2009-11-20 / Columnists

Rock Solid

Some Rockaway Treasures For Which I Am Thankful
Commentary By Vivian Rattay Carter

When I reflect on the past 15 years I have lived on the Rockaway peninsula, I realize how much my life has been enriched by experiencing a connection to the natural beauty of the Earth. I am constantly grateful that the highest aspirations of intelligent and creative souls among us have sometimes been realized here. This is my short list of architectural and natural wonders on the peninsula that I cherish. All of them are, in my view, worth preserving with all of our efforts.

The U.S. Coast Guard Station. As one comes over the Marine Parkway- Gil Hodges Memorial Bridge heading into Rockaway, it is always inspiring to see this graceful and sophisticated example of classic architecture. I hope it will be preserved and treasured as a Rockaway landmark, whether the federal government continues to occupy it, or not.

The Riis Park Bathhouse. Recently carefully restored by the federal government, the bathhouse is a steady reminder of what Jacob Riis Park used to be — a place overflowing with visitors who could choose a fine dining experience or an outdoor BBQ. The sounds of big band music have again echoed on its plazas over the past few summers. I dream of seeing the graceful walled garden called into service to host outdoor Shakespearean productions, and a few high-quality, yearround restaurants. At least there's no parking problem! If the federal government does not see the potential of this site, perhaps it is time for the New York City Parks Department to step up and regain stewardship at Riis.

The Fort Tilden Dunes. Whether you are hiking, biking, or even driving through, the presence of this intact beach ecosystem, complete with its nesting plovers, raccoons, jackrabbits and horseshoe crabs, preserves an important remnant of the origins of this place. The dunes are essential to protect the mainland from damage in storms. It is unwise to squander the native flora on the peninsula and disrespect its natural geology. For every landowner who downs a Norfolk pine or holly shrub to pave over the front yard, there must be another who nurtures a small beach rose bush.

First Congregational Church. At the foot of the Cross Bay Veterans Memorial Bridge, the towering steeple of the First Congregational Church meets the eyes of those entering the Rockaways, leading them upward. Although the sanctuary and steeple were built in 1941, the smaller building on the site dates to the 1930s, when the church was forced to move from a location a block away. People are often surprised to learn that the ample and beautifully maintained church lawn once extended all the way to the bay. That was a time before the Cross Bay Bridge, Beach Channel Drive and the elevated railroad tracks; when the trains ran on the street level and Ray Kroc had not yet dreamed up the McDonalds' fast food chain. As an active member of the church, I am grateful that these grand and inspiring buildings have remained intact over the years. After a successful multi year fundraising campaign by the congregation, the stained glass window in the sanctuary was recently restored by local artist Patrick Clark and his crafstmen at Sunlites Stained Glass.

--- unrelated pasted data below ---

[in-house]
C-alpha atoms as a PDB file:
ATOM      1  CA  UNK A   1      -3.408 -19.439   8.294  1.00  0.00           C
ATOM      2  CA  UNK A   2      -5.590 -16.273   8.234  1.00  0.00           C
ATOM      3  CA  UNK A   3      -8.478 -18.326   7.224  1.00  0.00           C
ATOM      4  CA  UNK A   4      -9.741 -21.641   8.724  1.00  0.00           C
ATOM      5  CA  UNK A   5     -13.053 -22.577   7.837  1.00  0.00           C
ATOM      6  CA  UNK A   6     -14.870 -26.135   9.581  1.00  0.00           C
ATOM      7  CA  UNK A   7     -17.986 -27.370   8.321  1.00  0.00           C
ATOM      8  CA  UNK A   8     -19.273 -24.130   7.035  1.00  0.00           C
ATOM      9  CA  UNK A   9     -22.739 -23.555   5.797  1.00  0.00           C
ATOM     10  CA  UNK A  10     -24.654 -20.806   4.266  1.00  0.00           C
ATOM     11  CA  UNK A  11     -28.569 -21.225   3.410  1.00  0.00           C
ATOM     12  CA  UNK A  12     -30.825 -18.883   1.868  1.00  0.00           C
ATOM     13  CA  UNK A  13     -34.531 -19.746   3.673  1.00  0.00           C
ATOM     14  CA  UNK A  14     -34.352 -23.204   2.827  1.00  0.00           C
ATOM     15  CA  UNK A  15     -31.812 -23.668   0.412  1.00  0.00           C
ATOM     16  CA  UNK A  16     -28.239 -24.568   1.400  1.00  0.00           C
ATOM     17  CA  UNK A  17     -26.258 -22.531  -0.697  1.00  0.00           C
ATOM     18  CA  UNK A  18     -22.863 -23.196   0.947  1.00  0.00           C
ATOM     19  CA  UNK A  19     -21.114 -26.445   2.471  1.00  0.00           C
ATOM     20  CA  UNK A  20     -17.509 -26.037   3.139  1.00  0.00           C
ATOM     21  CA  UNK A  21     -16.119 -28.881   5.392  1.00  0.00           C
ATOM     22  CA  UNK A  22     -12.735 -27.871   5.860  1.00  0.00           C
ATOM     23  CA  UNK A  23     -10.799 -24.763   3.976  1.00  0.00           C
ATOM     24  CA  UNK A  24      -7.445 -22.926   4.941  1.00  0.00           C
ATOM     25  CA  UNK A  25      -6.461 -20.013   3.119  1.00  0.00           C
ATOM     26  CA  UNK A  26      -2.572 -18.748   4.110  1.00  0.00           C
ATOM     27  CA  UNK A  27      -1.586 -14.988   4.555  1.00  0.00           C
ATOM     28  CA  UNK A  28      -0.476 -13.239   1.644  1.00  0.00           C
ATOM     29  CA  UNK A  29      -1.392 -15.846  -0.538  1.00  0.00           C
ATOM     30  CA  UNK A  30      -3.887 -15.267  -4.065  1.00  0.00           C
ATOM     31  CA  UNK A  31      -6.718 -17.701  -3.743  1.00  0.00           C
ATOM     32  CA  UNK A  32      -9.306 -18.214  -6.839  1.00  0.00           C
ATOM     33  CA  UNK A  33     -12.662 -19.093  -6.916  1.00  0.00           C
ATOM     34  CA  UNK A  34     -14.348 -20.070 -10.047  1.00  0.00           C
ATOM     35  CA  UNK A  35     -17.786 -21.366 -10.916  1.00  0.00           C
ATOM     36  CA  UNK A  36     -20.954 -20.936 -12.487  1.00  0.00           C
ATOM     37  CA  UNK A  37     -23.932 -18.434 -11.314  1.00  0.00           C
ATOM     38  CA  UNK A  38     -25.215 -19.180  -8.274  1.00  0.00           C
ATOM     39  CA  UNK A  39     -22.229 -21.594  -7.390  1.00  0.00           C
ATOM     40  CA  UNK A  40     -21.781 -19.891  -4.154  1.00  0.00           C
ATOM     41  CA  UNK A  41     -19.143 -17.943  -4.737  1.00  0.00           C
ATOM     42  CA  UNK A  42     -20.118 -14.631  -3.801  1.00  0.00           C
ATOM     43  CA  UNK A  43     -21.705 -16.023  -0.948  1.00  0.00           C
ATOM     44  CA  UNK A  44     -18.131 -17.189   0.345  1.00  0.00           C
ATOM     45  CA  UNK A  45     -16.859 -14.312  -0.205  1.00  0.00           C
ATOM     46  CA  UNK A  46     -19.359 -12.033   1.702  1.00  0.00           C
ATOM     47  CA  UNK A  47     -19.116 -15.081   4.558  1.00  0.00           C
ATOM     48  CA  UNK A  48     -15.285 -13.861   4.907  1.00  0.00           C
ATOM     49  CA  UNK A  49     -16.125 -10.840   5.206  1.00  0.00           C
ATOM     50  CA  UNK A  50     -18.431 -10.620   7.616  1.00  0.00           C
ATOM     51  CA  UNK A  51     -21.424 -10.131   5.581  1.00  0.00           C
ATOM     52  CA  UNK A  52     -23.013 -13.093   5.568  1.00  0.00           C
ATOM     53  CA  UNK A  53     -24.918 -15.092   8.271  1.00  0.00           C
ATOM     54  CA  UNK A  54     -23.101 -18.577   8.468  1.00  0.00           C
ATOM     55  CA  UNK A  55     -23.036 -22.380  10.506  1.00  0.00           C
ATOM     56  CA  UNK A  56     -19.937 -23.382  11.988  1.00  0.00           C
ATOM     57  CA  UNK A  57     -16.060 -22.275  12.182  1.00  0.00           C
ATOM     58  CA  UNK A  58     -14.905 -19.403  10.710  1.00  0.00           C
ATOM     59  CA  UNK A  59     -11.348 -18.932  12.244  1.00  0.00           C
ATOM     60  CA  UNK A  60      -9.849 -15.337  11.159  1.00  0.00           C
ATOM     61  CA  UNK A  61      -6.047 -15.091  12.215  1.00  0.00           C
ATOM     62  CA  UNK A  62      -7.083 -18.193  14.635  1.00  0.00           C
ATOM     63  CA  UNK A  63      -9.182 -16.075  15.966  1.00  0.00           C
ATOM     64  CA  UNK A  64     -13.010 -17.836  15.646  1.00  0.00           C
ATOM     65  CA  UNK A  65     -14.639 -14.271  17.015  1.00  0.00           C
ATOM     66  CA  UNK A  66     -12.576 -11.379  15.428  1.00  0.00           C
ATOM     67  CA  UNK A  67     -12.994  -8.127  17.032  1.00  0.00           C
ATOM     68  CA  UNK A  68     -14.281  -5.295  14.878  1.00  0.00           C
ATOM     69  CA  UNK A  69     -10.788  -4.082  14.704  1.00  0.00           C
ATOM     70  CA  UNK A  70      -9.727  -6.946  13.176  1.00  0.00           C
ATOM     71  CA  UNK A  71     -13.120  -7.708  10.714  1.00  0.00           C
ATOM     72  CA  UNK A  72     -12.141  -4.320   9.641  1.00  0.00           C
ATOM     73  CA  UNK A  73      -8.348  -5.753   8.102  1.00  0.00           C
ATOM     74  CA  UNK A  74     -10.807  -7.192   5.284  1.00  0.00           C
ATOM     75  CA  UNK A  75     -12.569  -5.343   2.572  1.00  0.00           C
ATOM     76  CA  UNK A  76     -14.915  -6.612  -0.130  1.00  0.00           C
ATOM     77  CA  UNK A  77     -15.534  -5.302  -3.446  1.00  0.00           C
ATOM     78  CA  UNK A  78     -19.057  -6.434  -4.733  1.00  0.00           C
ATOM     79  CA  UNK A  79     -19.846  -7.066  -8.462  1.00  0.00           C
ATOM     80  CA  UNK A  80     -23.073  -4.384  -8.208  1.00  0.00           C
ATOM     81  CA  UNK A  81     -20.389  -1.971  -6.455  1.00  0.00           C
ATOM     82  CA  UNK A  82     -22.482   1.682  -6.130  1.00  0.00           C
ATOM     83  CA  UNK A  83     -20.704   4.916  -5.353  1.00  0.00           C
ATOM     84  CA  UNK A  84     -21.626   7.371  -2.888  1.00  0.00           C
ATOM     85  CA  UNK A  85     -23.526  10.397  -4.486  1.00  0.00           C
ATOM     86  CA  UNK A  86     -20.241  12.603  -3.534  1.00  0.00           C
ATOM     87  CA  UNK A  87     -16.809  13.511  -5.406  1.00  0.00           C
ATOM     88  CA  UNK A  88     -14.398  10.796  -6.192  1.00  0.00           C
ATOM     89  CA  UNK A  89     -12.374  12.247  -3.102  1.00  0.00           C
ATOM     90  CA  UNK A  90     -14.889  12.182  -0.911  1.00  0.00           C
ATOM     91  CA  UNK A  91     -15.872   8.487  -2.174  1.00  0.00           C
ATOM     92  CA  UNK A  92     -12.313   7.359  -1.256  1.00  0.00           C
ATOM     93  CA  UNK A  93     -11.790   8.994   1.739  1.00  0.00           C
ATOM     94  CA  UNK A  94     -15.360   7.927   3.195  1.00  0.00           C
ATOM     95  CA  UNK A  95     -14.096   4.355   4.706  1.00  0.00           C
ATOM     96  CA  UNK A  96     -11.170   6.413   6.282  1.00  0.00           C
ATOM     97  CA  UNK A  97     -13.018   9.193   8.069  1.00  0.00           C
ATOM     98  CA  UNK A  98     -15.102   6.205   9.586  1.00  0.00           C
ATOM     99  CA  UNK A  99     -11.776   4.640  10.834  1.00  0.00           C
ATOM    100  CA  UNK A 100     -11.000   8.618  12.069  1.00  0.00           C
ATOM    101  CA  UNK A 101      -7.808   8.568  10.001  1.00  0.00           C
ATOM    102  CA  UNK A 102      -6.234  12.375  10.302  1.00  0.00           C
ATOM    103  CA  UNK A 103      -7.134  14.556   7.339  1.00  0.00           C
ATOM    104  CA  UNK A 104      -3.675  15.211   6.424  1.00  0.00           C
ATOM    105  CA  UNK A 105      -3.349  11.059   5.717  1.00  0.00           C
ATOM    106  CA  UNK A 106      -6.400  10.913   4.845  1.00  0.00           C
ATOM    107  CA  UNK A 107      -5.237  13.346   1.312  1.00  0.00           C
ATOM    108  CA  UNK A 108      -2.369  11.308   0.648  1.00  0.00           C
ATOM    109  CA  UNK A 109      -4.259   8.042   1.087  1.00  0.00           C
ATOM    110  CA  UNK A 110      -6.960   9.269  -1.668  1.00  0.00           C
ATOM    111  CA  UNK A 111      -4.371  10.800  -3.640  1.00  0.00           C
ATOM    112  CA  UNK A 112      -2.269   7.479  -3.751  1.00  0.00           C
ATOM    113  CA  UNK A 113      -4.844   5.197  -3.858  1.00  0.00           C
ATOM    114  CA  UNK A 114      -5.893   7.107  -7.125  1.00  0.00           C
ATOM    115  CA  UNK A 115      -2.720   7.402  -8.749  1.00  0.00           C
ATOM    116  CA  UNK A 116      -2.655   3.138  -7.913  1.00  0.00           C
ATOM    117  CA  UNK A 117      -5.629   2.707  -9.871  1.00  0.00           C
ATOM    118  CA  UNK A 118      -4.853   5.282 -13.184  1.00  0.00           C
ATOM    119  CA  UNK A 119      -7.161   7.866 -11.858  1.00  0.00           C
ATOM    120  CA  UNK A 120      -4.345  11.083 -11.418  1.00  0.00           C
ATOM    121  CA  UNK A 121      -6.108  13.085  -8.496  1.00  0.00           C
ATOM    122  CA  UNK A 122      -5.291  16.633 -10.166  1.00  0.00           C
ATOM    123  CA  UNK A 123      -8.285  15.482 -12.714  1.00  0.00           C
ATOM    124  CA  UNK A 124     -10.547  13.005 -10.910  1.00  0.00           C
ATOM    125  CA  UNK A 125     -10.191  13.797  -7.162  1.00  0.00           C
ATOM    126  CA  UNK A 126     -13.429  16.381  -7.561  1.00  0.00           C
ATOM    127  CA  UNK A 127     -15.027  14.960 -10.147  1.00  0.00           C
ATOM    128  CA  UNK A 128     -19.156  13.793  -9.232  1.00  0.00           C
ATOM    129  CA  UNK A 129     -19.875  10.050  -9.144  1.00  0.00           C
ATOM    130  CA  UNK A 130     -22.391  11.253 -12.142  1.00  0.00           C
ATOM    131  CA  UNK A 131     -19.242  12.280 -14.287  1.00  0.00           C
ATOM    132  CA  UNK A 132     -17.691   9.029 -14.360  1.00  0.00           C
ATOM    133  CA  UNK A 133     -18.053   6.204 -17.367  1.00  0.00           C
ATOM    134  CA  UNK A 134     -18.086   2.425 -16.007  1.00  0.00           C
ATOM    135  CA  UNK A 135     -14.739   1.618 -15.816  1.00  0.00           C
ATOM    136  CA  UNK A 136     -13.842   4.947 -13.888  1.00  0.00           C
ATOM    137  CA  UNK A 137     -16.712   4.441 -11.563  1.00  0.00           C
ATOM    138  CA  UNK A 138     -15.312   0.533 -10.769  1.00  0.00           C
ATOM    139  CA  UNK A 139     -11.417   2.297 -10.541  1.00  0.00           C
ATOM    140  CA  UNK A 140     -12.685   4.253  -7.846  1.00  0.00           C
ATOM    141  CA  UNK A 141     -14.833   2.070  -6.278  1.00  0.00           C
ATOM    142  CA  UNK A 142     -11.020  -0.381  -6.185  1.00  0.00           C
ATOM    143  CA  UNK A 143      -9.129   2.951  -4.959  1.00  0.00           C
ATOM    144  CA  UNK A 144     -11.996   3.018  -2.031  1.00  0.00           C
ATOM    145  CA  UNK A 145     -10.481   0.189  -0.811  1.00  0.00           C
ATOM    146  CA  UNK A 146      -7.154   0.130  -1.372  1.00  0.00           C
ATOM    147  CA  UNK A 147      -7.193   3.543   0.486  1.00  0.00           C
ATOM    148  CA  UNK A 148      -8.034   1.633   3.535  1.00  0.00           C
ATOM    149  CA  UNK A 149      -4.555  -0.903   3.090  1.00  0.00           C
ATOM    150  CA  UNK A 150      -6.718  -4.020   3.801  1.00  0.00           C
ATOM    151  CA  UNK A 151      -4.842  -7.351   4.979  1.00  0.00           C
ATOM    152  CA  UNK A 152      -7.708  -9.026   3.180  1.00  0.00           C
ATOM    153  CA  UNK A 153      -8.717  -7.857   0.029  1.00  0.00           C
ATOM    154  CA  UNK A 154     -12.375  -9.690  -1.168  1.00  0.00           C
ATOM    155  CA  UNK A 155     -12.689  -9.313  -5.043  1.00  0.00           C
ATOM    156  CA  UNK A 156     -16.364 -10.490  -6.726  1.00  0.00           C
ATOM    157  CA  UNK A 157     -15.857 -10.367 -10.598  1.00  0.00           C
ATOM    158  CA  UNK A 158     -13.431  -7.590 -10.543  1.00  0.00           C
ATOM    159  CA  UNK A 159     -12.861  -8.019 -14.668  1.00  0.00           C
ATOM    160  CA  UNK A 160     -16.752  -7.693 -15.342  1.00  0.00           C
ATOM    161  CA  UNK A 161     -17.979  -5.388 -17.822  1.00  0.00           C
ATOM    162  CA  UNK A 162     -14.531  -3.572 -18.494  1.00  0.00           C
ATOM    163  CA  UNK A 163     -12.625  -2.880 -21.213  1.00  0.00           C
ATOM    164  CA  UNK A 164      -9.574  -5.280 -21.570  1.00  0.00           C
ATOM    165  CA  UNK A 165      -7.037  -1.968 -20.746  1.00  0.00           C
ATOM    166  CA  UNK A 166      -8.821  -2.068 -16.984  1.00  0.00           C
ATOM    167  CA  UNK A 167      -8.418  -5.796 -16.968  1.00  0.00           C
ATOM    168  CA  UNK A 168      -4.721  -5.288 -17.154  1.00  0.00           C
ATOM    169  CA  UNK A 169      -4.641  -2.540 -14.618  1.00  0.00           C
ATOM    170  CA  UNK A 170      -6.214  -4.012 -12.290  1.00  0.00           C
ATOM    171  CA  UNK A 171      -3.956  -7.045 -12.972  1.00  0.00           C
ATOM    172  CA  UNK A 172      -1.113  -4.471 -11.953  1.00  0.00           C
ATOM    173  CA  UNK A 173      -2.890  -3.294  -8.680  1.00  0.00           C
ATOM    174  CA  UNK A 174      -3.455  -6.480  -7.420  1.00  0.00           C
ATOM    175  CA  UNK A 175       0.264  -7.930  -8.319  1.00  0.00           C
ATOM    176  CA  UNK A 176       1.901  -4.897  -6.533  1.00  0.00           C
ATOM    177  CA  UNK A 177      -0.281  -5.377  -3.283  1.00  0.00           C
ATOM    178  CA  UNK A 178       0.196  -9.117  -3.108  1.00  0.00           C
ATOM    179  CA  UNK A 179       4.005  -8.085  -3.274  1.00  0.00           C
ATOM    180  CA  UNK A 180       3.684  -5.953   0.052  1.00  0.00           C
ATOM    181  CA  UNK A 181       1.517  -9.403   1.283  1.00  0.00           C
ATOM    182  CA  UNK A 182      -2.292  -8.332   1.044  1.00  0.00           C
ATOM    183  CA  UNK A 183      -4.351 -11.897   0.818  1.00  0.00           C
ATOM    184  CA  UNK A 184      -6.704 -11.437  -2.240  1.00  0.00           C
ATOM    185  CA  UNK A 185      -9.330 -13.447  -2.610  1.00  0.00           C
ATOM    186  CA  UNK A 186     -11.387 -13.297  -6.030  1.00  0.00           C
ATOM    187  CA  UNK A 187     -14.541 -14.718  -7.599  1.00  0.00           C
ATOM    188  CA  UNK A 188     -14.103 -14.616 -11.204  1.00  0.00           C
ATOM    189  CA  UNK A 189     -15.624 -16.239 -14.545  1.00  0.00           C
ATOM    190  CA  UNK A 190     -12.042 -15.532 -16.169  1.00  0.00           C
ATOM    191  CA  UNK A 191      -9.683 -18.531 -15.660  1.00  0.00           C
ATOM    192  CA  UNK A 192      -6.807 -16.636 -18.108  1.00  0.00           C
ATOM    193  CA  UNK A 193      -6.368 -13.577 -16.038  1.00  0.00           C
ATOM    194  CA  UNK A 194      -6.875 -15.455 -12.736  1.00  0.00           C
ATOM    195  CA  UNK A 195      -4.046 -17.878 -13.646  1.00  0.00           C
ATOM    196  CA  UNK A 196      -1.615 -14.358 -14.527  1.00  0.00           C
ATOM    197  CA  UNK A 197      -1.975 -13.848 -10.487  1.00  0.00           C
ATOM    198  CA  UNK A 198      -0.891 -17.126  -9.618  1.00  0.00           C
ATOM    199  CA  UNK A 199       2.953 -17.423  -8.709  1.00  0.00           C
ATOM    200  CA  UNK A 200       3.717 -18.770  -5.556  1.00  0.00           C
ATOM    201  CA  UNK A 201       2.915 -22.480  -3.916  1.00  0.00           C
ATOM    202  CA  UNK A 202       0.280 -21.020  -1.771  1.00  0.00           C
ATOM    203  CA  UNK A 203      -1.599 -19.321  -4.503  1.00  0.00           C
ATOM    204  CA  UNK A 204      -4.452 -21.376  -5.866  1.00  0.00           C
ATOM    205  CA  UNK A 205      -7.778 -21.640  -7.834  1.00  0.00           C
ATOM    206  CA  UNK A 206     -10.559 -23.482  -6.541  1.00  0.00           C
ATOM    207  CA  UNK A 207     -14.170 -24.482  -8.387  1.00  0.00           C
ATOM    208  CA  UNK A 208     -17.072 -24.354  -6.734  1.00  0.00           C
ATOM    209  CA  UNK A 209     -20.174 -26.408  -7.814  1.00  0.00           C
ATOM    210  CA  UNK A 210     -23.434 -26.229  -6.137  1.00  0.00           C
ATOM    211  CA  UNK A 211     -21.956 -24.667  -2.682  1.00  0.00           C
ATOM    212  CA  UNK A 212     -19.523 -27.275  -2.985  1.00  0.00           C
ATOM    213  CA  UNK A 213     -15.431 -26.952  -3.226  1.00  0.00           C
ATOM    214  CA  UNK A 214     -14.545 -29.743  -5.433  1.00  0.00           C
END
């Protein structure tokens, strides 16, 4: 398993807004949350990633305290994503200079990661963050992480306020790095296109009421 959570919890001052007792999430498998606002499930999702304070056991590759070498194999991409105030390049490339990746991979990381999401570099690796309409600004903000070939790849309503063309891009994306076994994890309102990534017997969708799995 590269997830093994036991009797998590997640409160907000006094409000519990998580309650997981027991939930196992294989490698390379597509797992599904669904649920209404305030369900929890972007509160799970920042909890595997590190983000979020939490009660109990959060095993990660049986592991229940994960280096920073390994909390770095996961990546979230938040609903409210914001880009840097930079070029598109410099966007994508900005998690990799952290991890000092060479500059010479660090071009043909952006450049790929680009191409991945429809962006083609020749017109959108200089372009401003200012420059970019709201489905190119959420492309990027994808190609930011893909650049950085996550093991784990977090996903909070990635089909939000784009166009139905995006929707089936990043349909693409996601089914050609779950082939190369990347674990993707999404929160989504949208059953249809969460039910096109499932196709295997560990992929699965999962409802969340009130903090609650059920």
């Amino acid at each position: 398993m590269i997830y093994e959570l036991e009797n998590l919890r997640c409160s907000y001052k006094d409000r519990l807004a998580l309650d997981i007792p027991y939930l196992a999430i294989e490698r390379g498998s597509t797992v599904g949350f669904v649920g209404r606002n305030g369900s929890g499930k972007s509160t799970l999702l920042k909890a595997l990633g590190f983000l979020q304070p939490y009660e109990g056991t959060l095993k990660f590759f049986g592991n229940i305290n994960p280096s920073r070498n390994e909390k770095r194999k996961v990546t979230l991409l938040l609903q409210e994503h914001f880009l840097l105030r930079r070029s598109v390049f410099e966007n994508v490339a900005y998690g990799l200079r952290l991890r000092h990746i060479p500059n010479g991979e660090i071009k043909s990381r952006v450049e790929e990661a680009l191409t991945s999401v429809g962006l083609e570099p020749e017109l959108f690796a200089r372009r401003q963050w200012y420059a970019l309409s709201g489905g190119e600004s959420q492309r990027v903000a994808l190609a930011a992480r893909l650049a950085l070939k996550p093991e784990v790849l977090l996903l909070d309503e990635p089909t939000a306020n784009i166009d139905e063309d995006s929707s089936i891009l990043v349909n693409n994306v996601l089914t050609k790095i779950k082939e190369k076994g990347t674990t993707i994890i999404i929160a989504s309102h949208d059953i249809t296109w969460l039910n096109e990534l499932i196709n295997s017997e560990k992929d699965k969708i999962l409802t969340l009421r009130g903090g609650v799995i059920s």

The Bungalows. They can still be found, notably on Beach 108 Street, Beach 101 Street, and Beach 26 Street. The bungalows, in their simplicity of construction and the way their courtyards evoke a communal era now past, are key connections to the people who came to Rockaway for the summer, many of whom remained. By restoring and honoring what they represent, we preserve something special about America's past. Sadly, a number of these bungalows on Beach 26 Street were torn down in the past week, even in the face of community opposition.

"The Tree of Life" Tiffany Window at First Presbyterian Church of Far Rockaway. Is there any finer remaining architectural treasure in Rockaway than the stained glass window in the Russell Sage Memorial Chapel at First Presbyterian Church? It is the largest Tiffany landscape window in existence. I wonder how many residents have seen it, or are even aware of its existence. The church, designed by the noted firm of Cram, Goodhue & Ferguson in Gothic Revival style, is located on Central Avenue between Beach 12 Street and Sage Place.

The Boardwalk. There is no more quintessential Rockaway experience than bicycling, running, or walking along "the boards," kissed by the surf, listening to the gulls and snatches of conversation from passersby. I am thankful that my knees are still able to handle a jog several times a week, thanks to the resiliency of the wooden surface. Many people agree that if the Boardwalk continues to fall into disrepair, it will dramatically reduce the quality of life on the peninsula. I hope everyone will speak up for its preservation.

Jamaica Bay. Although I have always loved to see the bay from afar, I became an avid kayaker this past summer and am now more closely acquainted with it. Efforts are underway to preserve the marsh grass, which is deteriorating quickly. As development in the city continues apace, sewage overflow is regularly channeled into Jamaica Bay. More residents need to see the Bay up close to understand that it is in peril. I am thankful that I can still paddle out there with friends to enjoy it.

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